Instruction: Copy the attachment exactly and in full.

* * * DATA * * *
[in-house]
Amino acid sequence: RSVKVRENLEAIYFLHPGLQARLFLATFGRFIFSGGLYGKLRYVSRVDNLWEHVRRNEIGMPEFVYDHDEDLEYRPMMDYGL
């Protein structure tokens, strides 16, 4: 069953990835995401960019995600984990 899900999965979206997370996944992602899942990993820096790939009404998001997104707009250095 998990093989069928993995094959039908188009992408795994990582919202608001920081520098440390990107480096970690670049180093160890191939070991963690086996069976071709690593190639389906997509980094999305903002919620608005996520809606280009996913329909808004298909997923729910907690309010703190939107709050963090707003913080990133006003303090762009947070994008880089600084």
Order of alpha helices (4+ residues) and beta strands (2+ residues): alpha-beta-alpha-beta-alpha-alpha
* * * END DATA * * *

[in-house]
Amino acid sequence: RSVKVRENLEAIYFLHPGLQARLFLATFGRFIFSGGLYGKLRYVSRVDNLWEHVRRNEIGMPEFVYDHDEDLEYRPMMDYGL
């Protein structure tokens, strides 16, 4: 069953990835995401960019995600984990 899900999965979206997370996944992602899942990993820096790939009404998001997104707009250095 998990093989069928993995094959039908188009992408795994990582919202608001920081520098440390990107480096970690670049180093160890191939070991963690086996069976071709690593190639389906997509980094999305903002919620608005996520809606280009996913329909808004298909997923729910907690309010703190939107709050963090707003913080990133006003303090762009947070994008880089600084």
Order of alpha helices (4+ residues) and beta strands (2+ residues): alpha-beta-alpha-beta-alpha-alpha